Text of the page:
Researchers in Boston and Toronto have discovered another molecular mechanism involved in lung scarring.

The team at Massachusetts General Hospital and Toronto’s University Health Network said scientists might be able to develop a pulmonary fibrosis treatment around the molecules, an enzyme known as ADAM10 and a protein known as sEphrin-B2.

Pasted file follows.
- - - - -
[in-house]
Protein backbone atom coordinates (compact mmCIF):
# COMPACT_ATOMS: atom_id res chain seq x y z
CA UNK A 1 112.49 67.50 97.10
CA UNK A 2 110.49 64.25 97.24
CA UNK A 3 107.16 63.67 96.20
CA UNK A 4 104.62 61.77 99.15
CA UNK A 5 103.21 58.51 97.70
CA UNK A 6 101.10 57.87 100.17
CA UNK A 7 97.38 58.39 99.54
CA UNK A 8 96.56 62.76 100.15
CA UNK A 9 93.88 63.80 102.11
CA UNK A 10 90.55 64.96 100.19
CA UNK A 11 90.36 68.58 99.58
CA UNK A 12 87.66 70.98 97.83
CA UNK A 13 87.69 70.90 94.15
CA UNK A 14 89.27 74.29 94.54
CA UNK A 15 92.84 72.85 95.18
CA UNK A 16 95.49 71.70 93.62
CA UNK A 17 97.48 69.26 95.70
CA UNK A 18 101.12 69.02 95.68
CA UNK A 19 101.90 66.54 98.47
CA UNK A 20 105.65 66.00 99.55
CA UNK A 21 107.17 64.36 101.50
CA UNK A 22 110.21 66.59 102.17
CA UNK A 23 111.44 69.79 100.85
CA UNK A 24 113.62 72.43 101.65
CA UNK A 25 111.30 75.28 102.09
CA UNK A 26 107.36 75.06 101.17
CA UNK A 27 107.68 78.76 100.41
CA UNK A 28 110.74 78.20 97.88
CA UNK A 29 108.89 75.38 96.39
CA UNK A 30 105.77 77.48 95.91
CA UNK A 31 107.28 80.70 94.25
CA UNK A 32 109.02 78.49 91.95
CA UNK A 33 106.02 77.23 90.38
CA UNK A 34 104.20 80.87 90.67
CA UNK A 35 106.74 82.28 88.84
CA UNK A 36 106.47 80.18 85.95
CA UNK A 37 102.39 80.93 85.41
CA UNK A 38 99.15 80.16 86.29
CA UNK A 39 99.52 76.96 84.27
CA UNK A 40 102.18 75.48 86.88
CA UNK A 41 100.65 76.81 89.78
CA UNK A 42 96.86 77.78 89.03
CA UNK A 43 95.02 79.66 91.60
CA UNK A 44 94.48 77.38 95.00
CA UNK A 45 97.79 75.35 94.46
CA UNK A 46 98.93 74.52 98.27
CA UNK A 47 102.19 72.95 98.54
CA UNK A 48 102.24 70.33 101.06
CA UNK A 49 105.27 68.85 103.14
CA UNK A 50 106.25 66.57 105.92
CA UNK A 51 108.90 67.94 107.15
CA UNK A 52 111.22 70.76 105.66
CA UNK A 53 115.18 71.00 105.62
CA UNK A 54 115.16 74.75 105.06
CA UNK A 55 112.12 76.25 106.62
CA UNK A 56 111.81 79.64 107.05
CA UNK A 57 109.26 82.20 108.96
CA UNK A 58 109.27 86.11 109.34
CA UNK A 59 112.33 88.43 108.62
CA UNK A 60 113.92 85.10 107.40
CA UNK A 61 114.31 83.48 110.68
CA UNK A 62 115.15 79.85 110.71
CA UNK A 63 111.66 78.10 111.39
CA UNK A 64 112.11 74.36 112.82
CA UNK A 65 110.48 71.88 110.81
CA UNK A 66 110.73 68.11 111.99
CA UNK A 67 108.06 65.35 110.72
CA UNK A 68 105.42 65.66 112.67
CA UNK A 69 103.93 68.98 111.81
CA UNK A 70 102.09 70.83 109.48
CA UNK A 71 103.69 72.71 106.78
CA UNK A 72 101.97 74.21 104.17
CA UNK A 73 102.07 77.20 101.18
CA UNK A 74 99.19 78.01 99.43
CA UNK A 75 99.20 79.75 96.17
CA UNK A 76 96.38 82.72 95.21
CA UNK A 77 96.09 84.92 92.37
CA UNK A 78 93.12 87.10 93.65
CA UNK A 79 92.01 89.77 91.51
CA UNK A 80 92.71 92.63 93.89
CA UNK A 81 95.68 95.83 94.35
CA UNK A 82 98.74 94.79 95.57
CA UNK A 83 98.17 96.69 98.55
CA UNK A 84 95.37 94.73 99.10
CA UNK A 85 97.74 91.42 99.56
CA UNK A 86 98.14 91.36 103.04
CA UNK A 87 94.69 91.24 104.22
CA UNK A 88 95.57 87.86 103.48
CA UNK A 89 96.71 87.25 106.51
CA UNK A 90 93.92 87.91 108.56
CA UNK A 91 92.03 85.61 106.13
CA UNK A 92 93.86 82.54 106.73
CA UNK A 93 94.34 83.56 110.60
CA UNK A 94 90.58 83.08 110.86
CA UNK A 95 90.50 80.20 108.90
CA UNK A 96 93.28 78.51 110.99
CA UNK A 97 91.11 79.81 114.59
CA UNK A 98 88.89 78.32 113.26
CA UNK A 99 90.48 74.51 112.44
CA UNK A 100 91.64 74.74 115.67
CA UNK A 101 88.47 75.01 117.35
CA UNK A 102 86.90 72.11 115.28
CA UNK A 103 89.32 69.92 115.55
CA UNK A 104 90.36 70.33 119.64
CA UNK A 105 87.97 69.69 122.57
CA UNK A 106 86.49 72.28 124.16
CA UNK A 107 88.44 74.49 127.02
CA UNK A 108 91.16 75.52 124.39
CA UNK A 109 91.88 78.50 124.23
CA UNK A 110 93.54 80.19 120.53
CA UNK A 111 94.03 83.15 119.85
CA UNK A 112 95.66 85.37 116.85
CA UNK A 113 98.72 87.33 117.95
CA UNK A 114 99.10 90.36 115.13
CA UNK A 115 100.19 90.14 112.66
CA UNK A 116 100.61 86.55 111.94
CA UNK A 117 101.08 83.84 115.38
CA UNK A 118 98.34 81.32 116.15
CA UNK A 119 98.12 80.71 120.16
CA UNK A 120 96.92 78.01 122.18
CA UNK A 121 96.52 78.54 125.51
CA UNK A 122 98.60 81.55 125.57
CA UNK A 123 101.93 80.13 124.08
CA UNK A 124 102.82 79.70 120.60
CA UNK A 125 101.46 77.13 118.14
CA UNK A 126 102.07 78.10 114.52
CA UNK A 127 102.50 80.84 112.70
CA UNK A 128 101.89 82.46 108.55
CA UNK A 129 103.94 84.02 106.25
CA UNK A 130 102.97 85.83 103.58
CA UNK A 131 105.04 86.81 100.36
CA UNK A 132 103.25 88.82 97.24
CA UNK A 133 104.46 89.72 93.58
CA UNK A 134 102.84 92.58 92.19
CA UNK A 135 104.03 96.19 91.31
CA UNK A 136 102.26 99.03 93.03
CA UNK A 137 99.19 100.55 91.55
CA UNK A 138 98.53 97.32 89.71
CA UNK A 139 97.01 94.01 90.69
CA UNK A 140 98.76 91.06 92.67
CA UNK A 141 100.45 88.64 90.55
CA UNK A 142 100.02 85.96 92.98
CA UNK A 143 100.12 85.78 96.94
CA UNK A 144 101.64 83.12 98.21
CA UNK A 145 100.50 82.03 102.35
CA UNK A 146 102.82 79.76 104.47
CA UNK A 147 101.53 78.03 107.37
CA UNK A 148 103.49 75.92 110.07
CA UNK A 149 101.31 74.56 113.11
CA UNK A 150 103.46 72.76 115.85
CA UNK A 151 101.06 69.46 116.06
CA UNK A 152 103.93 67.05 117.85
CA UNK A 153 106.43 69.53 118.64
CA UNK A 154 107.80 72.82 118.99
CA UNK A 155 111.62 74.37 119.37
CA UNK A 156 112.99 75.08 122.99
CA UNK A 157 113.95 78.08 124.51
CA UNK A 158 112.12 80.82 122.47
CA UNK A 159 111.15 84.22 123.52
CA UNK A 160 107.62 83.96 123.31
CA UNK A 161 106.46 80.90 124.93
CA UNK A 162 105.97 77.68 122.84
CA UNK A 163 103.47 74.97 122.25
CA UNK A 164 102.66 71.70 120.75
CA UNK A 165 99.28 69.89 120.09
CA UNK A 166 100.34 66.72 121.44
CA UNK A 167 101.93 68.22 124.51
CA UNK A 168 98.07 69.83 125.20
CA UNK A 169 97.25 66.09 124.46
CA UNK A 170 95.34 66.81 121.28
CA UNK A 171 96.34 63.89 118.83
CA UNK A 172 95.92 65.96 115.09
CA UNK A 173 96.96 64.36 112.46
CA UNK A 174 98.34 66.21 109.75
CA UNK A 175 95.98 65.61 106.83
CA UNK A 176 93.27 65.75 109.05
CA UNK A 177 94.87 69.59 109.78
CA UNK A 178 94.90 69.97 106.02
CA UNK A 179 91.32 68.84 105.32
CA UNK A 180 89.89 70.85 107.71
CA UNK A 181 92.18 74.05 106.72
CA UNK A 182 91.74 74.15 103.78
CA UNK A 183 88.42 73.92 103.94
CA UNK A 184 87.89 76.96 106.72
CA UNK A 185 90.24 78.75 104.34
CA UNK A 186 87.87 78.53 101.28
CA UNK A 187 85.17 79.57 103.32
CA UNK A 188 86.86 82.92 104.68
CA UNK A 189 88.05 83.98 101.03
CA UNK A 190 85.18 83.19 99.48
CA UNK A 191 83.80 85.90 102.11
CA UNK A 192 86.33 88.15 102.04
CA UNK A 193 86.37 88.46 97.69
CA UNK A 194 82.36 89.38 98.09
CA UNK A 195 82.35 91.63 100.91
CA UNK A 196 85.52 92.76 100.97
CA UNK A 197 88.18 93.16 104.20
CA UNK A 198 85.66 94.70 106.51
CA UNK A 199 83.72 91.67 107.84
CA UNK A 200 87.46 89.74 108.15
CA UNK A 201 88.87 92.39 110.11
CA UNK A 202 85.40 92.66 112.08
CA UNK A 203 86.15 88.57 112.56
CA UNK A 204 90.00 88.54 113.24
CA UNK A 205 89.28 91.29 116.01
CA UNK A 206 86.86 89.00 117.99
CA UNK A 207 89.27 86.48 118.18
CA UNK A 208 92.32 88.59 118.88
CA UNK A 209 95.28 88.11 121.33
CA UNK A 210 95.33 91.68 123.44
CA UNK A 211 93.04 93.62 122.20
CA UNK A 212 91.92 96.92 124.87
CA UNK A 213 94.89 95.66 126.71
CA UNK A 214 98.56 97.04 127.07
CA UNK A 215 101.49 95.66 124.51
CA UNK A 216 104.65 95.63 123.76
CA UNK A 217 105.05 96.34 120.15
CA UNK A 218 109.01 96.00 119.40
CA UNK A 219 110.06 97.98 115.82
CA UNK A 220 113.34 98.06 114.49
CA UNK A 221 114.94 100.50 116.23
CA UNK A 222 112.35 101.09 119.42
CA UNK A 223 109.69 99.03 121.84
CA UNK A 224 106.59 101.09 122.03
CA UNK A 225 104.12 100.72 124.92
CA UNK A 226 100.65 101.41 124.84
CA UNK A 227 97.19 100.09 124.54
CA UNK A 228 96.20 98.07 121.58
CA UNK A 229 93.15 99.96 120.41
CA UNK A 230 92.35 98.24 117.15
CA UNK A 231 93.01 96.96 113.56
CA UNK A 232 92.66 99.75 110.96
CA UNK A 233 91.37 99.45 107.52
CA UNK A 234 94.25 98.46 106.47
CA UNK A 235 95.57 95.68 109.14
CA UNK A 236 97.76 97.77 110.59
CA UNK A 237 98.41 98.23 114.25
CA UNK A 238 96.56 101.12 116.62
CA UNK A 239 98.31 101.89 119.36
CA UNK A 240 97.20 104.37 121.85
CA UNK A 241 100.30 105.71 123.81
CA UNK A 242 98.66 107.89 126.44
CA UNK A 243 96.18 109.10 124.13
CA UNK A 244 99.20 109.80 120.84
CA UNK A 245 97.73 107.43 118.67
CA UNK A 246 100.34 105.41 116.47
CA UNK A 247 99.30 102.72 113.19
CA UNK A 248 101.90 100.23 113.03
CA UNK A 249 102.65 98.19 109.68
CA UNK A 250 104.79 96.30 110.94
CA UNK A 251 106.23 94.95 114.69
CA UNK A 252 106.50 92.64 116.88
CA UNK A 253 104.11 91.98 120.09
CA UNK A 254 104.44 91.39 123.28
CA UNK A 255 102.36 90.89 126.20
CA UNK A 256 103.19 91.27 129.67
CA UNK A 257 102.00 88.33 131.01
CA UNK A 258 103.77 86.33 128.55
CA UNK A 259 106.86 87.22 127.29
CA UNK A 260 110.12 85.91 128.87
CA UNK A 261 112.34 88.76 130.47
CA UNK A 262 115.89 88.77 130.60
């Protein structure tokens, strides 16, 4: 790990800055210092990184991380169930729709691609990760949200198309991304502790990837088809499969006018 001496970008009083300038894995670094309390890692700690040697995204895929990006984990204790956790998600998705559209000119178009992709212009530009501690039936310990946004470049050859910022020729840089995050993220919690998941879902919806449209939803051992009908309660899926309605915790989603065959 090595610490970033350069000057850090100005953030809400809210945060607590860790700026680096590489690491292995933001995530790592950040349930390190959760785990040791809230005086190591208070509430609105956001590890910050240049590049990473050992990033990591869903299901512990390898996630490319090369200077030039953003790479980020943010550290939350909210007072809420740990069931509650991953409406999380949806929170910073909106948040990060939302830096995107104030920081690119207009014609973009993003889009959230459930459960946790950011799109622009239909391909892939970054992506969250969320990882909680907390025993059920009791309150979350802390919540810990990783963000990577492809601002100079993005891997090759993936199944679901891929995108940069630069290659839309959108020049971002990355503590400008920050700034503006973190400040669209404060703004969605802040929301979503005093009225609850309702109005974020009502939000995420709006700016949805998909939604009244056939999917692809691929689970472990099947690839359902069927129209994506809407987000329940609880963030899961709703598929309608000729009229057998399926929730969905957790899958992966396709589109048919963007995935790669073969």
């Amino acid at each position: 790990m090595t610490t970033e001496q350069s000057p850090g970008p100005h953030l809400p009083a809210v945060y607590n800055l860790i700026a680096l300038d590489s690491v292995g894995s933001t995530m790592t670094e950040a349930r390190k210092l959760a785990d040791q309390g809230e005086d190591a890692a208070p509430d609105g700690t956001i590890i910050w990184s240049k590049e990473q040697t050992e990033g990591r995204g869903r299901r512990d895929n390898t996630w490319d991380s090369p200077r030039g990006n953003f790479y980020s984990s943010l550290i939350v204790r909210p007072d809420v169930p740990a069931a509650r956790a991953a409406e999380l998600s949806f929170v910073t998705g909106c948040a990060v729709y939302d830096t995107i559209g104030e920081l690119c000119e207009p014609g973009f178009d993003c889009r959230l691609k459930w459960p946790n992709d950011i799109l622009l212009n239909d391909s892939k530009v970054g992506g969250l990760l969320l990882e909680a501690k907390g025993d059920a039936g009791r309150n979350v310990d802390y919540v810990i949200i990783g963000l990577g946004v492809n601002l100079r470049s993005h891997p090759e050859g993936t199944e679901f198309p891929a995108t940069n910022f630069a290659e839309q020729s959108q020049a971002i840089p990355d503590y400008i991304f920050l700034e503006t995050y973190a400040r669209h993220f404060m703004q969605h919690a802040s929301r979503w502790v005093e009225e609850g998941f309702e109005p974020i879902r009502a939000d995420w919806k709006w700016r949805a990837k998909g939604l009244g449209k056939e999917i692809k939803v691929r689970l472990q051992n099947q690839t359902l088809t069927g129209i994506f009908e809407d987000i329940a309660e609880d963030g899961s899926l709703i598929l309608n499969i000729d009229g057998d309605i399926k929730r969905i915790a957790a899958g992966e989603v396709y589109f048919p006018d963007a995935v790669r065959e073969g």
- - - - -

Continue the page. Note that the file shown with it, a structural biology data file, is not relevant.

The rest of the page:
In fact, using ADAM10 to inhibit sEphrin-B2 can reduce lung scarring, or fibrosis, the team said. Their study, “ADAM10-mediated ephrin-B2 shedding promotes myofibroblast activation and organ fibrosis,” appeared in the journal Nature Medicine.

Normal lung wound repair involves cells known as fibroblasts producing collagen and other proteins. A chronic injury can lead to too many fibroblasts going to the site of a wound or transforming themselves into myofibroblasts, which are essentially revved-up fibroblasts. This over-activation results in uncontrolled tissue accumulation, leading to fibrosis.